[Python-Dev] Register-based VM [Was: Possible performance regression]
jjevnik at quantopian.com
Tue Feb 26 17:10:34 EST 2019
METH_FASTCALL passing arguments on the stack doesn't necessarily mean it
will be slow. In x86 there are calling conventions that read all the
arguments from the stack, but the rest of the machine is register based.
Python could also look at ABI calling conventions for inspiration, like
x86-64 where some arguments up to a fixed amount are passed on the stack
and the rest are passed on the stack.
One thing that I am wondering is would Python want to use a global set of
registers and a global data stack, or continue to have a new data stack
(and now registers) per call stack. If Python switched to a global stack
and global registers we may be able to eliminate a lot of instructions that
just shuffle data from the caller's stack to the callee's stack.
On Tue, Feb 26, 2019 at 4:55 PM Victor Stinner <vstinner at redhat.com> wrote:
> Hum, I read again my old REGISTERVM.txt that I wrote a few years ago.
> A little bit more context. In my "registervm" fork I also tried to
> implement further optimizations like moving invariants out of the
> loop. Some optimizations could change the Python semantics, like
> remove "duplicated" LOAD_GLOBAL whereas the global might be modified
> in the middle. I wanted to experiment such optimizations. Maybe it was
> a bad idea to convert stack-based bytecode to register-based bytecode
> and experiment these optimizations at the same time.
> Le mar. 26 févr. 2019 à 22:42, Victor Stinner <vstinner at redhat.com> a
> écrit :
> > No, I wasn't aware of this project. My starting point was:
> > http://static.usenix.org/events/vee05/full_papers/p153-yunhe.pdf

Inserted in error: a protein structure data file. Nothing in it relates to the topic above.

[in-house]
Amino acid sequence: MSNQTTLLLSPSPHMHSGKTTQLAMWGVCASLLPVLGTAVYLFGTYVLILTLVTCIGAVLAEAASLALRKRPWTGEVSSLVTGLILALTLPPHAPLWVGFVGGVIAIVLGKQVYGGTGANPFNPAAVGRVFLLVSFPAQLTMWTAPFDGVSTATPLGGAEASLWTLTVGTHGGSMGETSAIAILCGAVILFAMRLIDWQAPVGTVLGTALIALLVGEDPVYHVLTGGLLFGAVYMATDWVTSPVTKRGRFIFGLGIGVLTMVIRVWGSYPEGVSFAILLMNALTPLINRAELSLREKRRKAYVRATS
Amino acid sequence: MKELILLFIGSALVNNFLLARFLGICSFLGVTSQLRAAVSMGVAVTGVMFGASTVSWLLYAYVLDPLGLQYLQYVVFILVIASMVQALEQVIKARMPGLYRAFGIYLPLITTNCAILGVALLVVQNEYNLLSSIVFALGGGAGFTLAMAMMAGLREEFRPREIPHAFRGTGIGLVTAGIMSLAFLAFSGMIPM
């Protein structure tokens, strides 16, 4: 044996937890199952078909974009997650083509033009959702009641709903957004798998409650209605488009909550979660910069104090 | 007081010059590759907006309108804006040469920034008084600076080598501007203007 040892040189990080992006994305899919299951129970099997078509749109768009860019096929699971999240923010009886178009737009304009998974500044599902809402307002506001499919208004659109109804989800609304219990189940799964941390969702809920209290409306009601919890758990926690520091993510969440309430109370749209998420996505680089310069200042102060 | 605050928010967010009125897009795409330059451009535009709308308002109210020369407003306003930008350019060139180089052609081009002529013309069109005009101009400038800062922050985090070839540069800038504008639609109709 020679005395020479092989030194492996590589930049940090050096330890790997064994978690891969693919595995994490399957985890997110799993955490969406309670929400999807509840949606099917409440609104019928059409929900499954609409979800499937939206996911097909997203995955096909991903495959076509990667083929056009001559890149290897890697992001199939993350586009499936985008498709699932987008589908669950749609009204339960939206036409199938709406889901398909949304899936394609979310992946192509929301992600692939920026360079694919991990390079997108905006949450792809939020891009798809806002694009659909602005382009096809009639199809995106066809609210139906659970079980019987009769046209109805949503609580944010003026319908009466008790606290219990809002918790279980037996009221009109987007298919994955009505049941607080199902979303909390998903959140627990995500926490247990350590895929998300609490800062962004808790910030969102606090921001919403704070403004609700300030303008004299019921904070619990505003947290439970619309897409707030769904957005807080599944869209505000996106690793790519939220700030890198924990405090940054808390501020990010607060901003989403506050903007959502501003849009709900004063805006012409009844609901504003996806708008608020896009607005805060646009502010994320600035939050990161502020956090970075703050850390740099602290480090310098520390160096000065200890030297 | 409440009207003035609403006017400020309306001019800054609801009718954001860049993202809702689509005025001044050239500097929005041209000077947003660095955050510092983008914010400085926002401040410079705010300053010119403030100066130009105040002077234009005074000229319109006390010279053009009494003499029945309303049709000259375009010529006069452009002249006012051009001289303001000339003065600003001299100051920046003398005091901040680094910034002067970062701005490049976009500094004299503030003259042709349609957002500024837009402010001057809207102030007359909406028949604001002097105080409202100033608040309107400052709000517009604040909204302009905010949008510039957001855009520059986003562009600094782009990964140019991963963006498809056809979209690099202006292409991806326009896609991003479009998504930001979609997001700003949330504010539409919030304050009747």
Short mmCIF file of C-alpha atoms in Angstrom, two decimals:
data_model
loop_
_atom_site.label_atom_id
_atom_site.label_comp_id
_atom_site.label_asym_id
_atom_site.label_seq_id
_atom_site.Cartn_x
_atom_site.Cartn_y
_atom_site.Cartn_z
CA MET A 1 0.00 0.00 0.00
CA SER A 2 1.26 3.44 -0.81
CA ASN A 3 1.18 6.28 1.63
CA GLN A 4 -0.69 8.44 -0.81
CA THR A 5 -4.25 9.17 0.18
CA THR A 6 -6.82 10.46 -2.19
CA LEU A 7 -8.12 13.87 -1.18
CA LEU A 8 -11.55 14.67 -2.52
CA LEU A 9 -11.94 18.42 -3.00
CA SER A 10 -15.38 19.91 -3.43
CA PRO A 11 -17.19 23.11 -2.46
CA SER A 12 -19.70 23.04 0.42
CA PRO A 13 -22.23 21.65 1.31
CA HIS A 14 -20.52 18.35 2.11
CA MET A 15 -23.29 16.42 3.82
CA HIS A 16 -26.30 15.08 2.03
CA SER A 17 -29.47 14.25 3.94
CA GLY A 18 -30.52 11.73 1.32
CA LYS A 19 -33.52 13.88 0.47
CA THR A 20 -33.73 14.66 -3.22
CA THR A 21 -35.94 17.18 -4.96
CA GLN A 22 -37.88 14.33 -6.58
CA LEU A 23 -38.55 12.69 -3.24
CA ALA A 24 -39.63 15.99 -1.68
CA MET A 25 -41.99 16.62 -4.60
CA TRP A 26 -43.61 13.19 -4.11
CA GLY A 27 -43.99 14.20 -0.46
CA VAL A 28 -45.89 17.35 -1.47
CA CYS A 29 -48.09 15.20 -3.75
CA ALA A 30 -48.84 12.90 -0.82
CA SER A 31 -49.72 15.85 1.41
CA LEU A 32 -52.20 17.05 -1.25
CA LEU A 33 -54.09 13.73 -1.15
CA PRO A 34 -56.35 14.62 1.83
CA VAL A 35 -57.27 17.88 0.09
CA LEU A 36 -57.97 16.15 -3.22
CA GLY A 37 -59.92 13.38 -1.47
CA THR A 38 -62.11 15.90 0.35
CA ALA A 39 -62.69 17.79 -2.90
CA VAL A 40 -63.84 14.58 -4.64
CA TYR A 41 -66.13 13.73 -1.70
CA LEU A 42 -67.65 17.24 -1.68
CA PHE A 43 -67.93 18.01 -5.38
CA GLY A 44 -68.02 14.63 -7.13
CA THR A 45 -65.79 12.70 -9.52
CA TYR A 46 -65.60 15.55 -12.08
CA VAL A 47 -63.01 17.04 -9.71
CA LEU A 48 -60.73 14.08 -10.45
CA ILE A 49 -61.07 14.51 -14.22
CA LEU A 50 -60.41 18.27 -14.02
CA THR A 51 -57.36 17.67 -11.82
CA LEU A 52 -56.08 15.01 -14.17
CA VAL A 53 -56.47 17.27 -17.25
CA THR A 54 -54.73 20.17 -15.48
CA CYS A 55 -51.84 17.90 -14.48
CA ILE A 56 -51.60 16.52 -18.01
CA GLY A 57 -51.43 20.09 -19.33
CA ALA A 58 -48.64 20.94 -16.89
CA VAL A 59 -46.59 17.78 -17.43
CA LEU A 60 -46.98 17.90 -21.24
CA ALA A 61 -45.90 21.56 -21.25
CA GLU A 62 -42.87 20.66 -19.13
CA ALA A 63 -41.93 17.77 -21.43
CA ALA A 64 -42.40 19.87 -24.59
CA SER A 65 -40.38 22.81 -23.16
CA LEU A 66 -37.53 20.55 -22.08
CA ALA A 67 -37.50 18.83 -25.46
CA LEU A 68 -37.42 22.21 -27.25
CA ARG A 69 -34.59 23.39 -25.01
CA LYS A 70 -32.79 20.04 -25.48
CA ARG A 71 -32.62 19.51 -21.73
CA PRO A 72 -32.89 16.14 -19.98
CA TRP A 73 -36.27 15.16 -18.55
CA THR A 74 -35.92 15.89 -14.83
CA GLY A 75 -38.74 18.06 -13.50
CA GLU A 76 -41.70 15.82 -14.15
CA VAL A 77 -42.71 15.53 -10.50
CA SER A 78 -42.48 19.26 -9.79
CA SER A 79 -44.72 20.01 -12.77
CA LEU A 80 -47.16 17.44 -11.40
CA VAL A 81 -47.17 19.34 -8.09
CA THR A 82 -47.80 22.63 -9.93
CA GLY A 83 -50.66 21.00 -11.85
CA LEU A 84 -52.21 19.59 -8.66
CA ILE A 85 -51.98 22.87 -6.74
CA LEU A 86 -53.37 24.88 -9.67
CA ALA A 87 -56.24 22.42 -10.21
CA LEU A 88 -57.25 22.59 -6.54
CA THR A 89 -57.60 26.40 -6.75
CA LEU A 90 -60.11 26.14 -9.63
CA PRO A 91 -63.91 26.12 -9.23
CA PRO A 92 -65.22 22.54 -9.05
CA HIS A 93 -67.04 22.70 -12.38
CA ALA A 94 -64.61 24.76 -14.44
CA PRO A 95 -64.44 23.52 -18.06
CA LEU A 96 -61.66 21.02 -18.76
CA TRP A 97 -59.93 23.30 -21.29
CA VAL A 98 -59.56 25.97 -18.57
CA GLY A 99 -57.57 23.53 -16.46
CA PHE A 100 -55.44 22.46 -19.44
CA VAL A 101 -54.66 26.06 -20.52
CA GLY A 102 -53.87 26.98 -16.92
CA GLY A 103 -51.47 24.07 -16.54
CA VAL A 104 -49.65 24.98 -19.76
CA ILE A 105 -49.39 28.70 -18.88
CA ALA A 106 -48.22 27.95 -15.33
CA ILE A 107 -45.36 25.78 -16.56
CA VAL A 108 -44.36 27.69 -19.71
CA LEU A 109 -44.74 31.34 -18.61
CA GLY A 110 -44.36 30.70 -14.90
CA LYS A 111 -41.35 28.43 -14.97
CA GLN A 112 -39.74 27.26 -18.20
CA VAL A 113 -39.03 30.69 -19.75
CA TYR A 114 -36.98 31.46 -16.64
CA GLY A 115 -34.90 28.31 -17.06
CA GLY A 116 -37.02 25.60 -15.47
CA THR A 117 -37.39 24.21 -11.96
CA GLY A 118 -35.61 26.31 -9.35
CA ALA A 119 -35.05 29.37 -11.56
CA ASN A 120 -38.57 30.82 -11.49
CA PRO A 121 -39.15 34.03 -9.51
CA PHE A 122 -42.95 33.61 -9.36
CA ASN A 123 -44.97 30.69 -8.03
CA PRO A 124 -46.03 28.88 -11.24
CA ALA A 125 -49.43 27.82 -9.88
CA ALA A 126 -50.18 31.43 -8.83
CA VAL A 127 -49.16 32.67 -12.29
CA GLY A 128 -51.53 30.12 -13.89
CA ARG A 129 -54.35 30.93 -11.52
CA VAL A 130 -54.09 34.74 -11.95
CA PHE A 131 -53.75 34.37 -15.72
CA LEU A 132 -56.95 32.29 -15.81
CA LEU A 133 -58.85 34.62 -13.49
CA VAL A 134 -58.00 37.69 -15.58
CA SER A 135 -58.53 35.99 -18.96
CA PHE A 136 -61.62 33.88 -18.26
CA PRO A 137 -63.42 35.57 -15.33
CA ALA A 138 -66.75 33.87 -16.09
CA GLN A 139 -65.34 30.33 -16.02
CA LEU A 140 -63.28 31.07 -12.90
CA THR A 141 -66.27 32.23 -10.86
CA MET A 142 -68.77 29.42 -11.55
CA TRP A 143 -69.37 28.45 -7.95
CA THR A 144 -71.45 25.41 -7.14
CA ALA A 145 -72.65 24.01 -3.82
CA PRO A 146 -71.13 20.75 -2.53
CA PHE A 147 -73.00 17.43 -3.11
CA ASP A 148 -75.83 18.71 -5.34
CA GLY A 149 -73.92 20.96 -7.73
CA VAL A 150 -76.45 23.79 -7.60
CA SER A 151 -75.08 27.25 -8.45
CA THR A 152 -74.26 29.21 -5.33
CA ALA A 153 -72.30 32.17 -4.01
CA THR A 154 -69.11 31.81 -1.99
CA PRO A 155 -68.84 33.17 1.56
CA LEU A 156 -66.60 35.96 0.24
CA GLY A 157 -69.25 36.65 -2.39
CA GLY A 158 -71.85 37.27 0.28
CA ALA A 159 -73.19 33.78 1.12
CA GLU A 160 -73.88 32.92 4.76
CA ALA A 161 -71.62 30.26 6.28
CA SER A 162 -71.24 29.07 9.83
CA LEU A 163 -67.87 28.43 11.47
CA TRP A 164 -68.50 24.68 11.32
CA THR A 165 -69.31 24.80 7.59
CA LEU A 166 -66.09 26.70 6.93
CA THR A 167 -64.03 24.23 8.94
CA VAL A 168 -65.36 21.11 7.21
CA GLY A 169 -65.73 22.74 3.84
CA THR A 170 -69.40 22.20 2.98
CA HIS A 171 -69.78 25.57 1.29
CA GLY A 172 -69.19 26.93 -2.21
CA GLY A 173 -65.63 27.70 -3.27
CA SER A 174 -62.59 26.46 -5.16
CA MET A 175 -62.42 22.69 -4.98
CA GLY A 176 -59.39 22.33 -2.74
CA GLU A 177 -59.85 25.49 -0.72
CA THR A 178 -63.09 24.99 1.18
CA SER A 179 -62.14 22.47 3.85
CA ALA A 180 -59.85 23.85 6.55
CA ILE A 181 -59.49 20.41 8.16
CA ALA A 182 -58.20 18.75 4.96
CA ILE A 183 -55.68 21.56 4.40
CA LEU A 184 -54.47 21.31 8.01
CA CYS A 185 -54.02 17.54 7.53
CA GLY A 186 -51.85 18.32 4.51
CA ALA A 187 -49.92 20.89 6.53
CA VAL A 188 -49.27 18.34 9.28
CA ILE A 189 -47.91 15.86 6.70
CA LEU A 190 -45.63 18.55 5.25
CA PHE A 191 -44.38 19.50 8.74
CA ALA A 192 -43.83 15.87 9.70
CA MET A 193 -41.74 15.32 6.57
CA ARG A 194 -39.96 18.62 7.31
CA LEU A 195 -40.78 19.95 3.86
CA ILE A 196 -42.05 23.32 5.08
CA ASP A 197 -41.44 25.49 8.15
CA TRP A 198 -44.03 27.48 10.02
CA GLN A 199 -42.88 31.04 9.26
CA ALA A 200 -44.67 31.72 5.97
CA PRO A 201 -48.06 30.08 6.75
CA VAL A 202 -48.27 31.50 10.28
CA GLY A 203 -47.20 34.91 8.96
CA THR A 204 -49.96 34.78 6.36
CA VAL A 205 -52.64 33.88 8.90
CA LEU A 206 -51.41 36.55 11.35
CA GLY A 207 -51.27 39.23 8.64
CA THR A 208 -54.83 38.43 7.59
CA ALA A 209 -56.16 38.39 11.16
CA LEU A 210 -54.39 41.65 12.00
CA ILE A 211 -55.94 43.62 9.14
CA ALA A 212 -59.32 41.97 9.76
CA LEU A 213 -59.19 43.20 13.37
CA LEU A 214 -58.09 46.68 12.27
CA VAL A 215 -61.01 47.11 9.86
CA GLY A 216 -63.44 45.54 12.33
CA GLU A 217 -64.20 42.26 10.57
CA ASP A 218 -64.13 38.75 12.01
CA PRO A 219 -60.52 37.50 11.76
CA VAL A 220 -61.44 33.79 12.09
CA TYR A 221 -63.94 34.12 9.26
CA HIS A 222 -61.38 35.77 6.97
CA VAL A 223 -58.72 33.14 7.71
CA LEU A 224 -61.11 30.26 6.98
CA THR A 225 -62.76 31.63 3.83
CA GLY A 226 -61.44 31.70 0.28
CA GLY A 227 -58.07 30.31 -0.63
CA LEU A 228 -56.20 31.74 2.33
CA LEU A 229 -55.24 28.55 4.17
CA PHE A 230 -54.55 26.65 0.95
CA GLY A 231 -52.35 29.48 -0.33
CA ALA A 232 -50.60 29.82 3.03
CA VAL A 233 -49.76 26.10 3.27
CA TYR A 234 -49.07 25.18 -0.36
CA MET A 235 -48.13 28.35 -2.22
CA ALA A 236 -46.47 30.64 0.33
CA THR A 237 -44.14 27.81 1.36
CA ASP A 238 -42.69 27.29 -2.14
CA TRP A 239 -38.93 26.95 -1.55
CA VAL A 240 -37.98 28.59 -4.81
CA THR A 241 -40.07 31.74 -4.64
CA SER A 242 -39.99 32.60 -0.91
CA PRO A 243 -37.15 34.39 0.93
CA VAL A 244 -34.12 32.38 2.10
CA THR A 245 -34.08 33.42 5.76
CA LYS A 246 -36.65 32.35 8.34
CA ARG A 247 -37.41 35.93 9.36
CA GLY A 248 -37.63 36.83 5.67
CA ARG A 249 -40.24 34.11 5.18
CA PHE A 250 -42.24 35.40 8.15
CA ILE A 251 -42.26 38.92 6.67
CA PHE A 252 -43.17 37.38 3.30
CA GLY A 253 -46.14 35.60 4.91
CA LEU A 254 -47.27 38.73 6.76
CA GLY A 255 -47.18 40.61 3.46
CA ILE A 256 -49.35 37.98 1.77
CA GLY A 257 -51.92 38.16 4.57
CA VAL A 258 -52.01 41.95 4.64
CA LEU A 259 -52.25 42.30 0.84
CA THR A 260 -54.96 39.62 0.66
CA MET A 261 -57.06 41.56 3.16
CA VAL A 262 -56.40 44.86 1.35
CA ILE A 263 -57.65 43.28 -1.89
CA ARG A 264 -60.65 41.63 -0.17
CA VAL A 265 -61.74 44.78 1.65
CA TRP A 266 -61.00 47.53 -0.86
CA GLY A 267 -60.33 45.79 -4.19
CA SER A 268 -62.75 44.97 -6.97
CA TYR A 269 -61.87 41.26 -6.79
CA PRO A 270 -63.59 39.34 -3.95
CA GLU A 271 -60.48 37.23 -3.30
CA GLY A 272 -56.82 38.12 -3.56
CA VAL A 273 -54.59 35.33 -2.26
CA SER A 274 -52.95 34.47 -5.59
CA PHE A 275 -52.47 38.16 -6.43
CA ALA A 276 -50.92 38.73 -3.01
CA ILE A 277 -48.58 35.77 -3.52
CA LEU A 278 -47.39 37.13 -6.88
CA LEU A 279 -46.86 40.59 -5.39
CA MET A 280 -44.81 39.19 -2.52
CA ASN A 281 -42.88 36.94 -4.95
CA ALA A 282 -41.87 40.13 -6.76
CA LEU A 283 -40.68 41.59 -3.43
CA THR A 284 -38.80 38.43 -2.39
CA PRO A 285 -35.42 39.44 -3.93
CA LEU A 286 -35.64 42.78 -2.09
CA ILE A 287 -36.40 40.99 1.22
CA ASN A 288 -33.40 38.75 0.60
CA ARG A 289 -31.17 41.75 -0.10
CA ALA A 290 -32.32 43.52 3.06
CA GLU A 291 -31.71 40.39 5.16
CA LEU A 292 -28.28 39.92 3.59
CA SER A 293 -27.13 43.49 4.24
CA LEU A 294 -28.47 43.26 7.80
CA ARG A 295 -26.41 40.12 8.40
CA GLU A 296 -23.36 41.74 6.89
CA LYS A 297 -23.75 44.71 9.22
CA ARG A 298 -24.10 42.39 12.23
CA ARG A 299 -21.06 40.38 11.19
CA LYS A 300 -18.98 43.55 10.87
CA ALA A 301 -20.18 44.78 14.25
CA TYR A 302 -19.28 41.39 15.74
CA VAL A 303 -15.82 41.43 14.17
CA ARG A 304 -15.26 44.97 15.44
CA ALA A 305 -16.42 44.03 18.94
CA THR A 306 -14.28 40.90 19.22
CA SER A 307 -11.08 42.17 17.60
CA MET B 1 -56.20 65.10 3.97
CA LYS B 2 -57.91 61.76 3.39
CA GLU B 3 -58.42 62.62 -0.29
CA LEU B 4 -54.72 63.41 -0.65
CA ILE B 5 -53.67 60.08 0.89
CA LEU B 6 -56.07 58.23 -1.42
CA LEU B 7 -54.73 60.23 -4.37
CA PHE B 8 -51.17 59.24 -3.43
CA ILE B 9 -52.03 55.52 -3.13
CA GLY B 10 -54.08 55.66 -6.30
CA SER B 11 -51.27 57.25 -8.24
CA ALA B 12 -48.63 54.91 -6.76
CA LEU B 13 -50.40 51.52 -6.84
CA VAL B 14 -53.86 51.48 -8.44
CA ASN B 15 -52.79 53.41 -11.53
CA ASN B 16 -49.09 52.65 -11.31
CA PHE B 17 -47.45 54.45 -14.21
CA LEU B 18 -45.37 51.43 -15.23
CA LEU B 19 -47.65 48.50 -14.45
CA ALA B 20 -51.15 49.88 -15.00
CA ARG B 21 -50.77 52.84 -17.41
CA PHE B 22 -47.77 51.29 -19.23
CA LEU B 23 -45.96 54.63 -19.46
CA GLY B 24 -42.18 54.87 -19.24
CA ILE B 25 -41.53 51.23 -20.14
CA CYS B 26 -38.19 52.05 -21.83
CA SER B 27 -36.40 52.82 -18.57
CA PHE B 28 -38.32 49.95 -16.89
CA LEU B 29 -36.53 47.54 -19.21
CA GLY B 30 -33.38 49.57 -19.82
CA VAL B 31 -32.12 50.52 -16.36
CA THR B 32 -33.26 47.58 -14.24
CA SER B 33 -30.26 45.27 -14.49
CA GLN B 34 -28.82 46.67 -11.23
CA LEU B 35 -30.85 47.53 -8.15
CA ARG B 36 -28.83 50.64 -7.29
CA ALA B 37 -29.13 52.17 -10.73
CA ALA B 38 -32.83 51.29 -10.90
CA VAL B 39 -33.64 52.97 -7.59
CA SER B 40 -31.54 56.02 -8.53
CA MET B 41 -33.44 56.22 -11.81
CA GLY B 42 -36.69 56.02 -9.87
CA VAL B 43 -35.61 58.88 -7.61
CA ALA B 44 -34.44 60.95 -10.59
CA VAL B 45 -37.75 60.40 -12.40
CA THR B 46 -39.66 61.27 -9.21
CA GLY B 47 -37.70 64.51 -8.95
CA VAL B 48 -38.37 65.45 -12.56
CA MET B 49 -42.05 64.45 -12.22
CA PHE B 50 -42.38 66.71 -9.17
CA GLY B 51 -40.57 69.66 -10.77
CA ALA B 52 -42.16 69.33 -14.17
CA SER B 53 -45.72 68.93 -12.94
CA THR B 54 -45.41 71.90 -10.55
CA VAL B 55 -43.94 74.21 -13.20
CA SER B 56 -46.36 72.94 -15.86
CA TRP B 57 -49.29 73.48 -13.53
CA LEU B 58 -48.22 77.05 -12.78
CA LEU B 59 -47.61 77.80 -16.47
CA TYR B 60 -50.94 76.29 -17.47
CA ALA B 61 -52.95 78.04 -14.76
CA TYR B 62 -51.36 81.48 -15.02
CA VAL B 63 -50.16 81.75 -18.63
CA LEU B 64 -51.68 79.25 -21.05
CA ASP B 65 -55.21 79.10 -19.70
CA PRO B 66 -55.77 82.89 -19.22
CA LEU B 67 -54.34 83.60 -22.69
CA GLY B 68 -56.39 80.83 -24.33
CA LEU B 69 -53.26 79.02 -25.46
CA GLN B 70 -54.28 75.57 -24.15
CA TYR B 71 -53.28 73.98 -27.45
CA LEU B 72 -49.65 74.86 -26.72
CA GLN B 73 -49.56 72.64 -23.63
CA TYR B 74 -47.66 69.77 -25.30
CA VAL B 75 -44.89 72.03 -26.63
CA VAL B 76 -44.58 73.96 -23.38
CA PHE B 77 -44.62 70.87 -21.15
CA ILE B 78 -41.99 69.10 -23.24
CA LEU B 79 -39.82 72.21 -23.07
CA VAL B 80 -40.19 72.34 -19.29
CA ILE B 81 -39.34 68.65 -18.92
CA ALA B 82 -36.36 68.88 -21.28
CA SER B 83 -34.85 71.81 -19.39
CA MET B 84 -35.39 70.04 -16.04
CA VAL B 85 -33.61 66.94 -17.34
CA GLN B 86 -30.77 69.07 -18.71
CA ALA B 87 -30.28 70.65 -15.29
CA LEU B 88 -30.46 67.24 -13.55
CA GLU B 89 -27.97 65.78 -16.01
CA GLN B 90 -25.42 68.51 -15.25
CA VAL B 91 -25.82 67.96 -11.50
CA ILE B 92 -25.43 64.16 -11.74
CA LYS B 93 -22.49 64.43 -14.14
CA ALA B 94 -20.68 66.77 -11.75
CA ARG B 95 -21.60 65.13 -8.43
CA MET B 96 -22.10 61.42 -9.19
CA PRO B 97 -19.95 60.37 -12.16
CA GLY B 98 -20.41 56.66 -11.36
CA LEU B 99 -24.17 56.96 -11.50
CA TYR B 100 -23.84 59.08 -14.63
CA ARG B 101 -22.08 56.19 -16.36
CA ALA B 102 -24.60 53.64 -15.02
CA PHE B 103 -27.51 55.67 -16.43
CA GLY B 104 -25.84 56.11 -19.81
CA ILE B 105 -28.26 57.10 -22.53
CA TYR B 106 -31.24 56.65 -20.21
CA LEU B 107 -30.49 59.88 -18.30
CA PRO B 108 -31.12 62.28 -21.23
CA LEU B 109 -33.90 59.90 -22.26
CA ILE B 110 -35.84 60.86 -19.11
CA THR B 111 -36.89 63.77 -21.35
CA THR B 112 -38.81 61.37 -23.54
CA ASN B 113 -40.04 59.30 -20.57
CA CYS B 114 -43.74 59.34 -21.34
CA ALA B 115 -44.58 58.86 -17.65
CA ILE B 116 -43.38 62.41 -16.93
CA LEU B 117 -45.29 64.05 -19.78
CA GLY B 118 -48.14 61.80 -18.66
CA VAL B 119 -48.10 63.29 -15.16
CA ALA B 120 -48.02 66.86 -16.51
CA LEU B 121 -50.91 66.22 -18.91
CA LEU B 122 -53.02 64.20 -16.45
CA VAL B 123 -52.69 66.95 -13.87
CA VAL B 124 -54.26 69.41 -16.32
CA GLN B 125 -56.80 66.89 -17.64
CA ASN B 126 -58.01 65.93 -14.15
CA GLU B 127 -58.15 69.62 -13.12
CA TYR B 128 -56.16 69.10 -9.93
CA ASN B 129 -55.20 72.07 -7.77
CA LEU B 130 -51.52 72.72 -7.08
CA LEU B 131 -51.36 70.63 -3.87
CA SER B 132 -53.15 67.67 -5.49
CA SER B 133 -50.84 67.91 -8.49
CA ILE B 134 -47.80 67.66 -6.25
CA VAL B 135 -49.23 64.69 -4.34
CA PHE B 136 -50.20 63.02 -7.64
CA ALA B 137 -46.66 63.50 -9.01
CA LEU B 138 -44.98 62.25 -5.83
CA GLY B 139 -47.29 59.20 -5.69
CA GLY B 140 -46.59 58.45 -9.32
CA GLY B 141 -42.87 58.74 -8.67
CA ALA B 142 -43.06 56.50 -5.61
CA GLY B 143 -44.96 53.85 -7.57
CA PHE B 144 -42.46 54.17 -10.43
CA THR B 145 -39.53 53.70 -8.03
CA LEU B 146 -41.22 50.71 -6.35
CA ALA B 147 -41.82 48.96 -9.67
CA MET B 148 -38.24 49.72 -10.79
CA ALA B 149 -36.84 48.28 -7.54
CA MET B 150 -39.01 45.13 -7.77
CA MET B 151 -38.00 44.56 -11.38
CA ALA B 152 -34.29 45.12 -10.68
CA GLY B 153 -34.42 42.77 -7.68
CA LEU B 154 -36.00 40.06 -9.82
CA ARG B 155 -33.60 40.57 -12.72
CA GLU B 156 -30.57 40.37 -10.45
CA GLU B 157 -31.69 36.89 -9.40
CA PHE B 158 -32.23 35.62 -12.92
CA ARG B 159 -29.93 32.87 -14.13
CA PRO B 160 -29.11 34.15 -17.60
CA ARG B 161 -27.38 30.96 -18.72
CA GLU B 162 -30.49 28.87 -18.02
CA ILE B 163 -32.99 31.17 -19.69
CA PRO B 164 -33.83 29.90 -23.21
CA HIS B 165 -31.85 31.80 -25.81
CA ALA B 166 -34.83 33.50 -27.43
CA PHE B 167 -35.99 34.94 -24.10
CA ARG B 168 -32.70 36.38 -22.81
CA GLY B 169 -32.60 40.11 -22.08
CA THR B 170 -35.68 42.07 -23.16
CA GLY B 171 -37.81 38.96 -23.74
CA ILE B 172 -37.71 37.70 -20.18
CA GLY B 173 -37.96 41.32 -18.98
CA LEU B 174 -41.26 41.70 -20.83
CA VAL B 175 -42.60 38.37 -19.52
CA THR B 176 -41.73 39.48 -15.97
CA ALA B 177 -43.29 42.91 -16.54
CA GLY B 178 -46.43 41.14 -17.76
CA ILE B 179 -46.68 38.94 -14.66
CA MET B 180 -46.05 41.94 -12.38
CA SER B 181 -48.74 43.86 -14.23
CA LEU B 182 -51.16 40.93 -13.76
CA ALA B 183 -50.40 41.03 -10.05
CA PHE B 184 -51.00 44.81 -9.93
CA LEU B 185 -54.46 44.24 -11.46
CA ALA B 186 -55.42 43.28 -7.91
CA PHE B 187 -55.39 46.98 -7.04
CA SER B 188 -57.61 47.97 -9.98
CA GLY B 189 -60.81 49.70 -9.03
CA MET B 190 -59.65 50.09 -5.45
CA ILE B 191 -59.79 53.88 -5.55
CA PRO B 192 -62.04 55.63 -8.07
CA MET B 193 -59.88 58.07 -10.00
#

> > Yunhe Shi, David Gregg, Andrew Beatty, M. Anton Ertl, 2005
> > See also my email to python-dev that I sent in 2012:
> > https://mail.python.org/pipermail/python-dev/2012-November/122777.html
> > Ah, my main issue was my implementation is that I started without
> > taking care of clearing registers when the stack-based bytecode
> > implicitly cleared a reference (decref), like "POP_TOP" operation.
> > I added "CLEAR_REG" late in the development and it caused me troubles,
> > and the "correct" register-based bytecode was less efficient than
> > bytecode without CLEAR_REG. But my optimizer was very limited, too
> > limited.
> > Another implementation issue that I had was to understand some
> > "implicit usage" of the stack like try/except which do black magic,
> > whereas I wanted to make everything explicit for registers. I'm
> > talking about things like "POP_BLOCK" and "SETUP_EXCEPT". In my
> > implementation, I kept support for stack-based bytecode, and so I had
> > some inefficient code and some corner cases.
> > My approach was to convert stack-based bytecode to register-based
> > bytecode on the fly. Having both in the same code allowed to me run
> > some benchmarks. Maybe it wasn't the best approach, but I didn't feel
> > able to write a real compiler (AST => bytecode).
> > Victor
> > Le mar. 26 févr. 2019 à 21:58, Neil Schemenauer <nas-python at python.ca>
> a écrit :
> > >
> > > On 2019-02-26, Victor Stinner wrote:
> > > > I made an attempt once and it was faster:
> > > > https://faster-cpython.readthedocs.io/registervm.html
> > >
> > > Interesting. I don't think I have seen that before. Were you aware
> > > of "Rattlesnake" before you started on that? It seems your approach
> > > is similar. Probably not because I don't think it is easy to find.
> > > I uploaded a tarfile I had on my PC to my web site:
> > >
> > > http://python.ca/nas/python/rattlesnake20010813/
> > >
> > > It seems his name doesn't appear in the readme or source but I think
> > > Rattlesnake was Skip Montanaro's project. I suppose my idea of
> > > unifying the local variables and the registers could have came from
> > > Rattlesnake. Very little new in the world. ;-P
> > >
> > > Cheers,
> > >
> > > Neil
> > --
> > Night gathers, and now my watch begins. It shall not end until my death.
> Night gathers, and now my watch begins. It shall not end until my death.
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